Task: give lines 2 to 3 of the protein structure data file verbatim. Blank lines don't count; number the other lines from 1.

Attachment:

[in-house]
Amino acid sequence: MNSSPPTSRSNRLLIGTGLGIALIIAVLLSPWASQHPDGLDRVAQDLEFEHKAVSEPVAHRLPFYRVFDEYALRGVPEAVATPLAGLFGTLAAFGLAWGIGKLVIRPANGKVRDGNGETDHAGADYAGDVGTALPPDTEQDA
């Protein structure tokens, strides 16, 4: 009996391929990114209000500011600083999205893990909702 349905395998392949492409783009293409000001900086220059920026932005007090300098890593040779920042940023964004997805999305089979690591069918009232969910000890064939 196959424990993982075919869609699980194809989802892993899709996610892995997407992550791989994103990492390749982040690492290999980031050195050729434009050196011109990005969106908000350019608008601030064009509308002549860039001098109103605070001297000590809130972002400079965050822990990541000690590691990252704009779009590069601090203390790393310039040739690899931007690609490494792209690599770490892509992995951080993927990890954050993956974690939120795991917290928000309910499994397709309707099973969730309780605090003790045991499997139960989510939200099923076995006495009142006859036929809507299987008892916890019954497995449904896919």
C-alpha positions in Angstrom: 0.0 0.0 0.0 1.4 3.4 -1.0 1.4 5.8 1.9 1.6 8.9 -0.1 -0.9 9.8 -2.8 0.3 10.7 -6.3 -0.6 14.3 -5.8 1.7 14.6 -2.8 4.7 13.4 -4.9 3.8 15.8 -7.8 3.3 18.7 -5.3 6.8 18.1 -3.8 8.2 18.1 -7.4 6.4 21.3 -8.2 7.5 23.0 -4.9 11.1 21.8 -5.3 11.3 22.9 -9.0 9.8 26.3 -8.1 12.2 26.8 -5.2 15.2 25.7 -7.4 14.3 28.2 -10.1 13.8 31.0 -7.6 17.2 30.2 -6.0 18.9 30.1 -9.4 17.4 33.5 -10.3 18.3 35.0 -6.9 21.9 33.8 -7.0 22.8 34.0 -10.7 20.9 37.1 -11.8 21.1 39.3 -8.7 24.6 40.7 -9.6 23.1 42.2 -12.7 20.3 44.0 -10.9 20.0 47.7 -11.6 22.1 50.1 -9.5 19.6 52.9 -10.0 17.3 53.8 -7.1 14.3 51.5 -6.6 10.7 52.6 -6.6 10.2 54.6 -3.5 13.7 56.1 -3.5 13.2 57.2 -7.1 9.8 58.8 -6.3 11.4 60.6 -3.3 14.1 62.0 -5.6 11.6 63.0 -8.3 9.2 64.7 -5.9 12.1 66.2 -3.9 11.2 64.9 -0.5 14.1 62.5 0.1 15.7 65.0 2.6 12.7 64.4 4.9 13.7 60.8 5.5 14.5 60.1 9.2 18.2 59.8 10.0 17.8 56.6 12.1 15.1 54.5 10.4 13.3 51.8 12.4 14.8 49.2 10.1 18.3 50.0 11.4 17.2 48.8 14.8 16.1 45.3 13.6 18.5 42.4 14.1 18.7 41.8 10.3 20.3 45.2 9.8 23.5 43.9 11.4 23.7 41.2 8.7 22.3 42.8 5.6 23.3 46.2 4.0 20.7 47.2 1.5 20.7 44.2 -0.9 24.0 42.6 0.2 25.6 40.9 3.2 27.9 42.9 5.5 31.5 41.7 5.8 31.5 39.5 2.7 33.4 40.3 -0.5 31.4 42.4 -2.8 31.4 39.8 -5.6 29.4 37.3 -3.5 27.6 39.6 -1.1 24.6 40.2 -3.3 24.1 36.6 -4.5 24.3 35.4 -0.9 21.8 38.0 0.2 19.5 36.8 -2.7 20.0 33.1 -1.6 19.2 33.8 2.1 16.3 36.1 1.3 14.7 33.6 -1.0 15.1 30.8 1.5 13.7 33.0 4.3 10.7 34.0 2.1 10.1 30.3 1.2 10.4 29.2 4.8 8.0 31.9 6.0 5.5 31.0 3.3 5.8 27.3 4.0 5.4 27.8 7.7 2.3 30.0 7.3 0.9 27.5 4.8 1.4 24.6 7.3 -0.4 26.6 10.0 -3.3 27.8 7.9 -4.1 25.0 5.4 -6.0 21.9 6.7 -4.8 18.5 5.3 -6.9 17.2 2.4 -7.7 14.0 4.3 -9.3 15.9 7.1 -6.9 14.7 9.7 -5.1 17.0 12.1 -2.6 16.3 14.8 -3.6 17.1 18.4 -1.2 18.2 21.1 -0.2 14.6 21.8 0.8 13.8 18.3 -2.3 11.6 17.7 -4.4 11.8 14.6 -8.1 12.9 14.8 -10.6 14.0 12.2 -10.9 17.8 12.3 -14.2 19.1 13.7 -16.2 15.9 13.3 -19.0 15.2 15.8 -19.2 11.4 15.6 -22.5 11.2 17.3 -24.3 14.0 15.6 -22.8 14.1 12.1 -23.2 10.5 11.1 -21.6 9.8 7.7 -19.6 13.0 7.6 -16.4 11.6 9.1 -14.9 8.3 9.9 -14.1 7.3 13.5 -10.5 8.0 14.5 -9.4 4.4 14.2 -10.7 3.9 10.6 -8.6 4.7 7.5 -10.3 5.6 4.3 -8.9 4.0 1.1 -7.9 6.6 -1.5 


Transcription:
Amino acid sequence: MNSSPPTSRSNRLLIGTGLGIALIIAVLLSPWASQHPDGLDRVAQDLEFEHKAVSEPVAHRLPFYRVFDEYALRGVPEAVATPLAGLFGTLAAFGLAWGIGKLVIRPANGKVRDGNGETDHAGADYAGDVGTALPPDTEQDA
């Protein structure tokens, strides 16, 4: 009996391929990114209000500011600083999205893990909702 349905395998392949492409783009293409000001900086220059920026932005007090300098890593040779920042940023964004997805999305089979690591069918009232969910000890064939 196959424990993982075919869609699980194809989802892993899709996610892995997407992550791989994103990492390749982040690492290999980031050195050729434009050196011109990005969106908000350019608008601030064009509308002549860039001098109103605070001297000590809130972002400079965050822990990541000690590691990252704009779009590069601090203390790393310039040739690899931007690609490494792209690599770490892509992995951080993927990890954050993956974690939120795991917290928000309910499994397709309707099973969730309780605090003790045991499997139960989510939200099923076995006495009142006859036929809507299987008892916890019954497995449904896919």